July 20, 2024

Athens News

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Study: Who Eats More Meat – Men or Women?


Men and women eat different amounts of meat, and the difference in diets grows with the level of development of countries.

Generally, in more developed countries, men eat more meat than women, a study found. published in the scientific journal Nature Scientific Reports.

Purpose and methodology of the study

Scientists admit that the influence of social norms or evolutionary bias may explain this difference. They studied the results of a survey of more than 28 thousand people in 23 countries on four continents, writes Associated Press to calculate the difference in meat consumption by gender.

The analysis shows that when women and men have the social and financial freedom to make dietary choices, their eating habits become increasingly different. During the study, scientists took into account the UN Human Development Index, which describes health, education and living standards, as well as the global gender gap index of the World Economic Forum.

With the exception of China, India and Indonesia, differences in the amount of meat consumed by the sexes were greater in countries with higher levels of development and gender equality. And although scientists have not specifically studied the reasons for this, they nevertheless have assumptions.

Evolutionary propensity

Researchers suggest that hormonal characteristics of women forced them to avoid potentially contaminated meat during pregnancy to protect the fetus. At the same time, men, fulfilling the role of hunters in some societies, on the contrary, looked for meat proteins.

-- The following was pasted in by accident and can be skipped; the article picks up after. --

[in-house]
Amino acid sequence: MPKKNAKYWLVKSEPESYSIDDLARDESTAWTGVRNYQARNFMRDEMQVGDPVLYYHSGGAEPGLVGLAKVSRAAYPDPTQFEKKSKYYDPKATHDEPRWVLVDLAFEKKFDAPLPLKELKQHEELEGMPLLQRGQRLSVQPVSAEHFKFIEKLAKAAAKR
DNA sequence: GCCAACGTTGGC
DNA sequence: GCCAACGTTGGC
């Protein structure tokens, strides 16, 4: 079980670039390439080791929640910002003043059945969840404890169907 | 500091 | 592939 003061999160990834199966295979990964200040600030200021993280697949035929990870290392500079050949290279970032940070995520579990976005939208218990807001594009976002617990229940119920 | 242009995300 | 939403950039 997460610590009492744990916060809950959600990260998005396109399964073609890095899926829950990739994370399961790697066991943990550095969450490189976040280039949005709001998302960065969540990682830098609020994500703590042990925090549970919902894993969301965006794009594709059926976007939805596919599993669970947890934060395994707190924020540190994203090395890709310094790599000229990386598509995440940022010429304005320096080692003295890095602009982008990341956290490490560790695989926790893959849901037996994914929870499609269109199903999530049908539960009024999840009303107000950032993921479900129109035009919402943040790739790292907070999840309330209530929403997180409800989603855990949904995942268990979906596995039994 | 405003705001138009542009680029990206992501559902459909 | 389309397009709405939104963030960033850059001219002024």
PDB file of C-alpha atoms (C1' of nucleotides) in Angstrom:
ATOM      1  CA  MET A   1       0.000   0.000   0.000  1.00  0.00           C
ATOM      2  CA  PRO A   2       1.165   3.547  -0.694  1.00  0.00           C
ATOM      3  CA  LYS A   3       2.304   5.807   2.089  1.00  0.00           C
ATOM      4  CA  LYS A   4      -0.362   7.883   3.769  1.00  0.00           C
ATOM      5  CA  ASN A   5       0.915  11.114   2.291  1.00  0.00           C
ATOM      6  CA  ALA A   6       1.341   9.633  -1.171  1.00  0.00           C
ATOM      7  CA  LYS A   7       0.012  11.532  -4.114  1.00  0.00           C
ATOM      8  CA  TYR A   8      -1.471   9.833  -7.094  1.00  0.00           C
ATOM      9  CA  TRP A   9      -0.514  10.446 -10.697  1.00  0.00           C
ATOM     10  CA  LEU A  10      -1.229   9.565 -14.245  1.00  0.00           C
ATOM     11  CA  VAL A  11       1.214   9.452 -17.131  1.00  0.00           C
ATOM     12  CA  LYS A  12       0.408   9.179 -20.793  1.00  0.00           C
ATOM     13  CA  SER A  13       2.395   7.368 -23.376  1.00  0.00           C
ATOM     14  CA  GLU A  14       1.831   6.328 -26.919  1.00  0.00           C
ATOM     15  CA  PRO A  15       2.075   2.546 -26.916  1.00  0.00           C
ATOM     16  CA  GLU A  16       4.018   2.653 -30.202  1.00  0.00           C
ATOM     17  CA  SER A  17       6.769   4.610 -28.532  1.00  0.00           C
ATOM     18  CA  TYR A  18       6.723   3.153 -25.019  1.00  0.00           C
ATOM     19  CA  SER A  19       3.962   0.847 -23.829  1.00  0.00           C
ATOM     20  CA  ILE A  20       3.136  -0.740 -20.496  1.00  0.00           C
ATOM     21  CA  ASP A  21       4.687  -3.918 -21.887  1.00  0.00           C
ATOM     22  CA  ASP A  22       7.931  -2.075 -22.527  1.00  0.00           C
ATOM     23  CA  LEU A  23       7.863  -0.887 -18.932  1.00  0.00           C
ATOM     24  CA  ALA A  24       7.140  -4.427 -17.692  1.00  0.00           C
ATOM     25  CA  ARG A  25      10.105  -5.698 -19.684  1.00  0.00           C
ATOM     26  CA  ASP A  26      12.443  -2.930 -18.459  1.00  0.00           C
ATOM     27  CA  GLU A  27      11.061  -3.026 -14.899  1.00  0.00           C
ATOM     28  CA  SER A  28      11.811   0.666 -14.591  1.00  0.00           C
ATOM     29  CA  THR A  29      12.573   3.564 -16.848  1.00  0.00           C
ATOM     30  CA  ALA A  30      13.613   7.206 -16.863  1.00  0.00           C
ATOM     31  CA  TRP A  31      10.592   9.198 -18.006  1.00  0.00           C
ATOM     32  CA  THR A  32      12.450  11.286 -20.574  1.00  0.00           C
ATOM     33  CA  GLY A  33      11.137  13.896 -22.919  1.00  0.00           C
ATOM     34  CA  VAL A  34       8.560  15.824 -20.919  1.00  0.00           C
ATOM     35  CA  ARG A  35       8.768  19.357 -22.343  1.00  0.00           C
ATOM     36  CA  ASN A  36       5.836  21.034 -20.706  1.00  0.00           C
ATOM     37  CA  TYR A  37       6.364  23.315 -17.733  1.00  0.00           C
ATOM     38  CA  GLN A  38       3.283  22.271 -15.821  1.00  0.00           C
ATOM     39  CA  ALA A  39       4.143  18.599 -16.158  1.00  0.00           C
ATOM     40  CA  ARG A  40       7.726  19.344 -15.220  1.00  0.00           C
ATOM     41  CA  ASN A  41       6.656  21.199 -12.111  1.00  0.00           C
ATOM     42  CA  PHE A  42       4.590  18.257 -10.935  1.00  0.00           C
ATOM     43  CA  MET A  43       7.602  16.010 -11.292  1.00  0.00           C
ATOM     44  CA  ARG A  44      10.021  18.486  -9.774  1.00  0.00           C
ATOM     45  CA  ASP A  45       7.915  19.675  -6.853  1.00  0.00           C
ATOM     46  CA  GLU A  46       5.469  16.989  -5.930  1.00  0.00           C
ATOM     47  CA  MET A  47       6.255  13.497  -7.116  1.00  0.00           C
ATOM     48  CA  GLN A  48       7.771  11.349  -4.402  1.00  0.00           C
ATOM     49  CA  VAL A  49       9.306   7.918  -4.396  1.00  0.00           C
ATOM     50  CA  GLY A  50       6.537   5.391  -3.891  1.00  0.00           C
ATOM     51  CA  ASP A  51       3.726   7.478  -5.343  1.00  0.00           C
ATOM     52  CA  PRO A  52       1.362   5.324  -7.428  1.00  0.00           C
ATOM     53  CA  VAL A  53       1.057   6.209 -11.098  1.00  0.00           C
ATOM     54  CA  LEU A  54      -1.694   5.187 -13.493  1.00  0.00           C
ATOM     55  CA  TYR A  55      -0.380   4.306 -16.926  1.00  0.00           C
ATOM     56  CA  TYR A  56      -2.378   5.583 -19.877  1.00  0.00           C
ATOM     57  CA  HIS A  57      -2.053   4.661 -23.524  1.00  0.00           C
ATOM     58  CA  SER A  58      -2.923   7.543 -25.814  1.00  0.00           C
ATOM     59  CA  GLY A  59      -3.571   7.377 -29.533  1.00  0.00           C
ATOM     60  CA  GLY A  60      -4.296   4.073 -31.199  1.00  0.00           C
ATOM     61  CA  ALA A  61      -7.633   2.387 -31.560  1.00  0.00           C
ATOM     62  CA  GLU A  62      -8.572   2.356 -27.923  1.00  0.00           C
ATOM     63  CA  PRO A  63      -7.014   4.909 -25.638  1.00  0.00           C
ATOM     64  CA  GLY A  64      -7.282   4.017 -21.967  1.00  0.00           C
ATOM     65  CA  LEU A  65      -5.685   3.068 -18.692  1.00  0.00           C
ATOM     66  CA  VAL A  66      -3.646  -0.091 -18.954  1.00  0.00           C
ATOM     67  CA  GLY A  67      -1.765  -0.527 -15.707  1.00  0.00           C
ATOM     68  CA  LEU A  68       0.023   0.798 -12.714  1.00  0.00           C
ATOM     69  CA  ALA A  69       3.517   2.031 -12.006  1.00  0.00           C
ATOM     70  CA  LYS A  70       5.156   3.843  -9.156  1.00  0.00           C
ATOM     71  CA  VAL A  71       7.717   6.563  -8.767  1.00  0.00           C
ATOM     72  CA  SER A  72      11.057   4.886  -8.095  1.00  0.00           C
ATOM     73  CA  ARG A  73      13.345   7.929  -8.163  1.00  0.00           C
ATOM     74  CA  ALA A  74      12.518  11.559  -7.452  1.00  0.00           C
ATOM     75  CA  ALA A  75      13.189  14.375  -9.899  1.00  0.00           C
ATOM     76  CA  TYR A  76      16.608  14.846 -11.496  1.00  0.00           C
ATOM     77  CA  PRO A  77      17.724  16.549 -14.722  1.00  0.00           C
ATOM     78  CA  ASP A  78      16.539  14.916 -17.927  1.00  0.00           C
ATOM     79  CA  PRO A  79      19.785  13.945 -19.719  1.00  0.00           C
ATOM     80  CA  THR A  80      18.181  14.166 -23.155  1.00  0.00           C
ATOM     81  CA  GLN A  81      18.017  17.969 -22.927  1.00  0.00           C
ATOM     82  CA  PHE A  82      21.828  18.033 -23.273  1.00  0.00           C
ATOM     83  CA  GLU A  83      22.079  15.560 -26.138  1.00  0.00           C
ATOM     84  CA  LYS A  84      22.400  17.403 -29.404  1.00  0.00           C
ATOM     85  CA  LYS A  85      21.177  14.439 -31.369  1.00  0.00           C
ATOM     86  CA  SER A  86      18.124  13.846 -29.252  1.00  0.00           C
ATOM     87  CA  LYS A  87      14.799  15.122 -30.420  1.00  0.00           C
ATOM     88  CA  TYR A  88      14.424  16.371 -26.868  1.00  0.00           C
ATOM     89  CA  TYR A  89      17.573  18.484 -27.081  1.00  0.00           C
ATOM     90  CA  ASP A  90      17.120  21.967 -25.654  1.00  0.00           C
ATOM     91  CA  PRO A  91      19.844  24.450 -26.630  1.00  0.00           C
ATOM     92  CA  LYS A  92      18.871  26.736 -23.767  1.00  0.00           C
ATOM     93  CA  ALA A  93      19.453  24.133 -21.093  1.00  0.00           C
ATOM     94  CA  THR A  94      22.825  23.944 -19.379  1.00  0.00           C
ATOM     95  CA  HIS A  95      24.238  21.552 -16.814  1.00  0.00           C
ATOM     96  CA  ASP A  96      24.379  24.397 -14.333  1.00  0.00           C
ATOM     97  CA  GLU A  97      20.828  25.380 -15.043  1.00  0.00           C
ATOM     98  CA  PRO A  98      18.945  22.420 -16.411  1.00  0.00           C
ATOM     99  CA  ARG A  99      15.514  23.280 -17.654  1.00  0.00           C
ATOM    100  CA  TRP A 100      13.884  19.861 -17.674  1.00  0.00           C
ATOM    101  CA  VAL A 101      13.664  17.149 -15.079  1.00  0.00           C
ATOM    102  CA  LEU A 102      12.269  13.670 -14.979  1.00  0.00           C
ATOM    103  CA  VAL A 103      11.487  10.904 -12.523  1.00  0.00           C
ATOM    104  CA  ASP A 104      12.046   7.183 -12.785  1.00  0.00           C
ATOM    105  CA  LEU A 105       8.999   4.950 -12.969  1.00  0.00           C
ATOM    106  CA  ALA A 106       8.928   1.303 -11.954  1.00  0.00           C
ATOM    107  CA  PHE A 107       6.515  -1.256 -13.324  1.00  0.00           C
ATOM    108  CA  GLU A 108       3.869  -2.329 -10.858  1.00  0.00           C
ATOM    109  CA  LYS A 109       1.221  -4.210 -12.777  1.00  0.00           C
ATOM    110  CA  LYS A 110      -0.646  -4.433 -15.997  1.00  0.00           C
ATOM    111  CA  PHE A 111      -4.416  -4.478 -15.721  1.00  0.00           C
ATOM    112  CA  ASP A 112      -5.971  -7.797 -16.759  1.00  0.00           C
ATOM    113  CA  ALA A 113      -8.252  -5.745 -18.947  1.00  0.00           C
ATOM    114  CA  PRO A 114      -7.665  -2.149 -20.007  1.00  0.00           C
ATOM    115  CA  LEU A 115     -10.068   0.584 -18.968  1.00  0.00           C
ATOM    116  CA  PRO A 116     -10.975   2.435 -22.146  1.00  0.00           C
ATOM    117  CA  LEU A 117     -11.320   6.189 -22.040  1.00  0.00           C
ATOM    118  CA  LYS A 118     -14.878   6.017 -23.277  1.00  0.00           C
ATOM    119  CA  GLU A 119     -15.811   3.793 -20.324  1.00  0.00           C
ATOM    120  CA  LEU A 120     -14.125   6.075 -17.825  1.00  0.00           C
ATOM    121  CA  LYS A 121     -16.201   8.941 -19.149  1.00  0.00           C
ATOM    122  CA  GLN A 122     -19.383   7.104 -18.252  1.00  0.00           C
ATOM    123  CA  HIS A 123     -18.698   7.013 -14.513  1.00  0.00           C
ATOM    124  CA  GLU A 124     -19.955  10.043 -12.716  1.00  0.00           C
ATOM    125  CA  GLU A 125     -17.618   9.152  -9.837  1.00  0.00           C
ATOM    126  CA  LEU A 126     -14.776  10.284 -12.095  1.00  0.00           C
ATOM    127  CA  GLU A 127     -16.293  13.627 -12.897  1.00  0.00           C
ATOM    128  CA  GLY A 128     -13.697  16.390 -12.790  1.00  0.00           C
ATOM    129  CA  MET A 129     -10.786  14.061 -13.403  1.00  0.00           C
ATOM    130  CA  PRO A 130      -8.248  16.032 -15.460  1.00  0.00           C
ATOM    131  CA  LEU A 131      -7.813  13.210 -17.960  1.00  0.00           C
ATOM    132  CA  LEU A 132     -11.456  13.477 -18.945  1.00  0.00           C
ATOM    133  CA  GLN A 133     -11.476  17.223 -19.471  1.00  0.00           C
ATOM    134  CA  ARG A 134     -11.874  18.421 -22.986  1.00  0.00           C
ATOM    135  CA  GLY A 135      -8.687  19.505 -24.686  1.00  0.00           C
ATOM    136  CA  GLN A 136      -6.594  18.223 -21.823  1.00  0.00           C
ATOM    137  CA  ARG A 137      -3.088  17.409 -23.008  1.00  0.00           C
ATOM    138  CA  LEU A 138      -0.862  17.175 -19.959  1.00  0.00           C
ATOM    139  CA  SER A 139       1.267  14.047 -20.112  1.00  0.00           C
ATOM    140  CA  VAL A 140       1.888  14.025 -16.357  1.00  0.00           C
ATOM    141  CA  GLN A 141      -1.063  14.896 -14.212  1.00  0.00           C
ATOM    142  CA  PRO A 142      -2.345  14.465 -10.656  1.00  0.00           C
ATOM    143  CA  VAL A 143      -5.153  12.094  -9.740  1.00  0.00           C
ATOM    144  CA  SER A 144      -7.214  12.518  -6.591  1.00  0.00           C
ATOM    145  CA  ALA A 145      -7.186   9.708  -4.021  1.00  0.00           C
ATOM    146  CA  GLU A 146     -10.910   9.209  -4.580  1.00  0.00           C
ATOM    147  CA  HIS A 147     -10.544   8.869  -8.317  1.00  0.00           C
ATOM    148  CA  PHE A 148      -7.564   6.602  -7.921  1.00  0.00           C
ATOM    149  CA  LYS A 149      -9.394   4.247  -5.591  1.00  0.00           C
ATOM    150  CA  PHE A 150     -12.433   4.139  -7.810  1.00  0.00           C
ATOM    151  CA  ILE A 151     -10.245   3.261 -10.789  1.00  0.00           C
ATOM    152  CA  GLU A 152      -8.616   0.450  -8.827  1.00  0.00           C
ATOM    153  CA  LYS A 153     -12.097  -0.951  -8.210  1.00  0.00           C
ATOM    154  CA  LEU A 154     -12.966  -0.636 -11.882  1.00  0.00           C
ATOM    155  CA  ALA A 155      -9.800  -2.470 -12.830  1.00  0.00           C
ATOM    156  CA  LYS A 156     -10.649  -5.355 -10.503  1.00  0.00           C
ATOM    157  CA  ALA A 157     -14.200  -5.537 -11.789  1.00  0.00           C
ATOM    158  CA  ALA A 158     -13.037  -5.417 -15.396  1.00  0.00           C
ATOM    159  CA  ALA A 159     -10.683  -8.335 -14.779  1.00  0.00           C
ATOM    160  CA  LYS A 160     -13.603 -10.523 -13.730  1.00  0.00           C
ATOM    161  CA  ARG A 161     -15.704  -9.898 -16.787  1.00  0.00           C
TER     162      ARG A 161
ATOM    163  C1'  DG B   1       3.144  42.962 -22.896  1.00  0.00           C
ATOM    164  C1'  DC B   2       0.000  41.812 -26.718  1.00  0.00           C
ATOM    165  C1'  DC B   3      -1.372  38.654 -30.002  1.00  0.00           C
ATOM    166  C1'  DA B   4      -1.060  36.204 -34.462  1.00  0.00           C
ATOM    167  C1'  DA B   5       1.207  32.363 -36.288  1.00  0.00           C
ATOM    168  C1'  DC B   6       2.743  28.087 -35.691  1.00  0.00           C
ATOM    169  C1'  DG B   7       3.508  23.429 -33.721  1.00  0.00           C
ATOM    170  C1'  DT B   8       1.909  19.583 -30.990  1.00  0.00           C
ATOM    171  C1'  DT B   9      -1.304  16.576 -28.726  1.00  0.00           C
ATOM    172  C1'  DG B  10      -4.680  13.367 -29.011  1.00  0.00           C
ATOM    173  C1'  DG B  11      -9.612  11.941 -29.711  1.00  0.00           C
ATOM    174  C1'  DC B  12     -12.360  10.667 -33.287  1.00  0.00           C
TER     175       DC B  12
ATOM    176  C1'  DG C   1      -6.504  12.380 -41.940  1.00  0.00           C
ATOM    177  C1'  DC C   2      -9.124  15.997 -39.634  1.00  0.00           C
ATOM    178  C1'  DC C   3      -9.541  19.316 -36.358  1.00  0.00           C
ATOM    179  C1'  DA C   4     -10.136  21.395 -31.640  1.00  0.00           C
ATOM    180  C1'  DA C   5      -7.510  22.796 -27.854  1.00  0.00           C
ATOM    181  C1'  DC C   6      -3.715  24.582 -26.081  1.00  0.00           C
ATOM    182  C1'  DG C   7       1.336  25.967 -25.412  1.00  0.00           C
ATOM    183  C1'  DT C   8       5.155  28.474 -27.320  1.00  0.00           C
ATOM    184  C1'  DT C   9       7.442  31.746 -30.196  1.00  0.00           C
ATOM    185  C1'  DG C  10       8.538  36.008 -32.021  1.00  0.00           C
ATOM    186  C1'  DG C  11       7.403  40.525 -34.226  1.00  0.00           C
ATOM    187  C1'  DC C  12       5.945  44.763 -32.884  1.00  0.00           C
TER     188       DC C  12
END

Social norms

Daniel Rosenfeld, a social psychologist from the University of California at Los Angeles (USA), argues that social norms shape gender identity from early childhoodso they are capable of influencing the fullness of the plate.

The society provides cultural pressure on menso that they do not refuse meat, this also includes the popular idea that cooking meat is a man’s job.

Cultural factors also influence how people react to new information. According to Caroline Sammler, a professor of psychology at the University of Adelaide in Australia, who was not involved in the work, women are more likely to reduce their consumption of animal products after learning about animal cruelty. At the same time, men are more likely to choose to resist, she says, recounting her earlier investigation: “One participant told me, 'I think you're trying to get me to eat less meat, so I'll eat more.'



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